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Login system with cookies


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Since it appears my login system is broken i have been trying to fix it. The problem is that it isnt loggin people in. This is what im doing:


The user visits login.php

they enter their details and click login

the posted data gets sent to login_process.php via jQuery

login_process.php checks to see if the details are correct

if they are it sets a cookie called uid with their user id

if they clicked the remember me box then this cookie is set for a year

if not then it is set as a session cookie

login_process echos a success back to the jQuery in login.php

when jQuery gets this success status it redirects to login_success.php

the user should now be logged in.

to show a logged in user i echo their username by running a query on the cookie uid


but somewhere along the lines cookie uid isnt being set so the user is never logged in.


here is the code:(shortened)


$username = $_POST['user_name'];
    $password = asf_hash($_POST['password']);
    $remember_me = $_POST['remember_me'];
//check the values with a query then:

if($remember_me == 'yes' && !isset($_COOKIE['uid']))
                        setcookie('uid', $_SESSION['uid'], time()+(((60*60)*24)*365));
                    elseif($remember_me == 'no' && !isset($_COOKIE['uid']))
                        setcookie('uid', $_SESSION['uid'], 0);
                        setcookie('uid', '', time()-3600);


login_success just contains a like to go back to the page they were originally viewing.


and in my init script which is run when a page loads:


$user = new user;
$user->setup($_COOKIE['uid']); // this basically sets info like the username and such from a query run on the cookie.


so why isnt the cookie being set? any ideas? also any ideas on making this more secure if it isnt?



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You really should be using sessions.  The login method you are using allows your users to impersonate any other user just by changing the cookie value.


I'm also a bit stumped as to why you would be putting the user id from the session into a cookie - if it's already in the session, what benefit is there to putting in a cookie as well?

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As mentioned, using cookies this way is a severe security risk for your registered users as whoever easily can change their userid.



Heres what I would do:


Put all critical informations in sessions. This would easily fix your login problem.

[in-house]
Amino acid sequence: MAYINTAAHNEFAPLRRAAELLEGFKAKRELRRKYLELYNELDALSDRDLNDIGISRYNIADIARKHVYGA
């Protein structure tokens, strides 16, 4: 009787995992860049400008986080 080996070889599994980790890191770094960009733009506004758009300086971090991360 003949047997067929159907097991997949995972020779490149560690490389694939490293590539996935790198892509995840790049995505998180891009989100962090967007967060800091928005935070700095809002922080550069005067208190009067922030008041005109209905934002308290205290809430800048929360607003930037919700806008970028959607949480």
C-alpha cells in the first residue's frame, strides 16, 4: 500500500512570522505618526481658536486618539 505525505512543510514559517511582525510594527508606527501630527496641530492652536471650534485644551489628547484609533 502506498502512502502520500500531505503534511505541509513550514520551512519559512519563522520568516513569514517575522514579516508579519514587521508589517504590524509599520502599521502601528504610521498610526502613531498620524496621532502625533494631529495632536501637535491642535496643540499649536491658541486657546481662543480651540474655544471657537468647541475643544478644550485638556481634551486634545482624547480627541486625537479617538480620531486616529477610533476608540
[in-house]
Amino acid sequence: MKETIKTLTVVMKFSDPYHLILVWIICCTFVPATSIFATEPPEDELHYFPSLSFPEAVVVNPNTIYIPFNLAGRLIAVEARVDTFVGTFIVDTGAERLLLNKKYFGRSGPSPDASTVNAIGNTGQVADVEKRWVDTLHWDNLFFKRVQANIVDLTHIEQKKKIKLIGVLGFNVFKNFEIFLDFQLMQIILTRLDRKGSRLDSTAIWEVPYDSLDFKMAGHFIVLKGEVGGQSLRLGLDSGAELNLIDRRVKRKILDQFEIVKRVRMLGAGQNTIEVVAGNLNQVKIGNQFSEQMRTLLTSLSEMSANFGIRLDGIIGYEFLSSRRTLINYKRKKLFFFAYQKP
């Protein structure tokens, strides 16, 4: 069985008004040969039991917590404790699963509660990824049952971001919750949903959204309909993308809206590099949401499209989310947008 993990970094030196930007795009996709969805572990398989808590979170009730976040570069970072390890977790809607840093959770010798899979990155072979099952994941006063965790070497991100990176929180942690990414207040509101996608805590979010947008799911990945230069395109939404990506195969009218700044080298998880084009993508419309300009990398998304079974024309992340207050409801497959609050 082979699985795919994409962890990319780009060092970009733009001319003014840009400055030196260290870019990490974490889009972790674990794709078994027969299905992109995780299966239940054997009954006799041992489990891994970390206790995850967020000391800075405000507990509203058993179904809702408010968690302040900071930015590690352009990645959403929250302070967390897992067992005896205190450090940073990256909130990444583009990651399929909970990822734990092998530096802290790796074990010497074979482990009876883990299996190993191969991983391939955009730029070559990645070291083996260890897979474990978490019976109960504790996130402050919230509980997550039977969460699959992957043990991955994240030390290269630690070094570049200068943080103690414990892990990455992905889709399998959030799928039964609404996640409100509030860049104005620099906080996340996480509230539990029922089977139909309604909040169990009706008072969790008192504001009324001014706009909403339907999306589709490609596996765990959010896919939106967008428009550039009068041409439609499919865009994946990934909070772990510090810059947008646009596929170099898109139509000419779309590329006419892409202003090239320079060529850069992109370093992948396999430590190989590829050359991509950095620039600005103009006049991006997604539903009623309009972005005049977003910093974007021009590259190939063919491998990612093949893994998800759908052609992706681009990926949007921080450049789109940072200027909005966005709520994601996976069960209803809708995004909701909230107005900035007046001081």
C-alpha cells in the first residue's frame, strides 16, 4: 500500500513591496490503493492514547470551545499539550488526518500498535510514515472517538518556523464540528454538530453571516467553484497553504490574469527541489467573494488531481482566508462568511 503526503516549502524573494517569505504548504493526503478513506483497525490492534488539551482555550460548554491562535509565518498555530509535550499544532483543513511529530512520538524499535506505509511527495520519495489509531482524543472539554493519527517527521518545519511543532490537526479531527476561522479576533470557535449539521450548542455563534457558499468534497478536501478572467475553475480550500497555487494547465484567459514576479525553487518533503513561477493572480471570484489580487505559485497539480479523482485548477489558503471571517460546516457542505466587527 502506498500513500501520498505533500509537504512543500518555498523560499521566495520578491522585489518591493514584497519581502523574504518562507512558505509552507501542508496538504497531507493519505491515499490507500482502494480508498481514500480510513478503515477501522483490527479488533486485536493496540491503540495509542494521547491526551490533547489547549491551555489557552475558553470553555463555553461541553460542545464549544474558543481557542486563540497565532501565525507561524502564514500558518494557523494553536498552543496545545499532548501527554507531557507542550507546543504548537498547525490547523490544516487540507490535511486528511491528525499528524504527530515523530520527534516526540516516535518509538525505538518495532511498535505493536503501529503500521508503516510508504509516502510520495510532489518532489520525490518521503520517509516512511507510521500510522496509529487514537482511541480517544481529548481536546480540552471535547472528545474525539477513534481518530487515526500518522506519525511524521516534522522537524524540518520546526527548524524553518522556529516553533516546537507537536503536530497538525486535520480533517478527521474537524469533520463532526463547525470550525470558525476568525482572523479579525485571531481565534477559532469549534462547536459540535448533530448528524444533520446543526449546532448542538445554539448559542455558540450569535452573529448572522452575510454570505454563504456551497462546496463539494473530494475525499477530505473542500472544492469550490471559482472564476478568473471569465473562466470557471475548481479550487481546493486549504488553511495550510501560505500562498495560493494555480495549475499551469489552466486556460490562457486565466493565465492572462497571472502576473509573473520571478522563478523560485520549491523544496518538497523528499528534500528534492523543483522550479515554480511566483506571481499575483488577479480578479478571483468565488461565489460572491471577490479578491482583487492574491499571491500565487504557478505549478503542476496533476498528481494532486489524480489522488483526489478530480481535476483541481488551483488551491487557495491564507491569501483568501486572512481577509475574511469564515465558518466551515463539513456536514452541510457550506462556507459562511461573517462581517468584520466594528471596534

Some other information you might want to take into consideration:


When logging in, create a cookie with a timestamp and a hashed userid (md5 is prefered).

For this to be secure be sure to use randomized userids from 10000 to 9999999999.

Explanation follows:


When registering users, use:

$signUp_userid= rand(10000,9999999999);

Make sure you add some lines of code to avoid, the nearly impossible, two equal userids being generated (The propability of this happening is 1:3 486 784 401).

By using this way of generating userids its not possible for any hacker to guess the userids. In most other registration systems i have come across the userids are generated from 1 and upwards.


When the user is logging in, set a cookie that contains a timestamp (for how long they want to be remembered), and a hashed userid.


$timestamp = how_long_they_want_to_be_logged_in;
$md5_userid= md5($signUp_userid);


By setting a cookie this way it is impossible for a hacker to crack the userid he want (unless he spends some odd years encrypting the 3 billion possibilities mentioned earlier).

The cookie can easily be connected to the user by crossreferencing the md5-hash in the cookie with the original userid.

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The probability of any two user ids matching would be 1 in 9,999,989,999 using that code, around 32 bits.  But because of the birthday paradox, you would have a 50% chance of a collision after around 77,000 users have registered. ( http://en.wikipedia.org/wiki/Birthday_problem#Probability_table ).  So the check for generating an already existing user id is important.


For this to be effective, you'll have to make sure the real user id is well hidden, and doesn't appear in links on the site, even in the HTML source.

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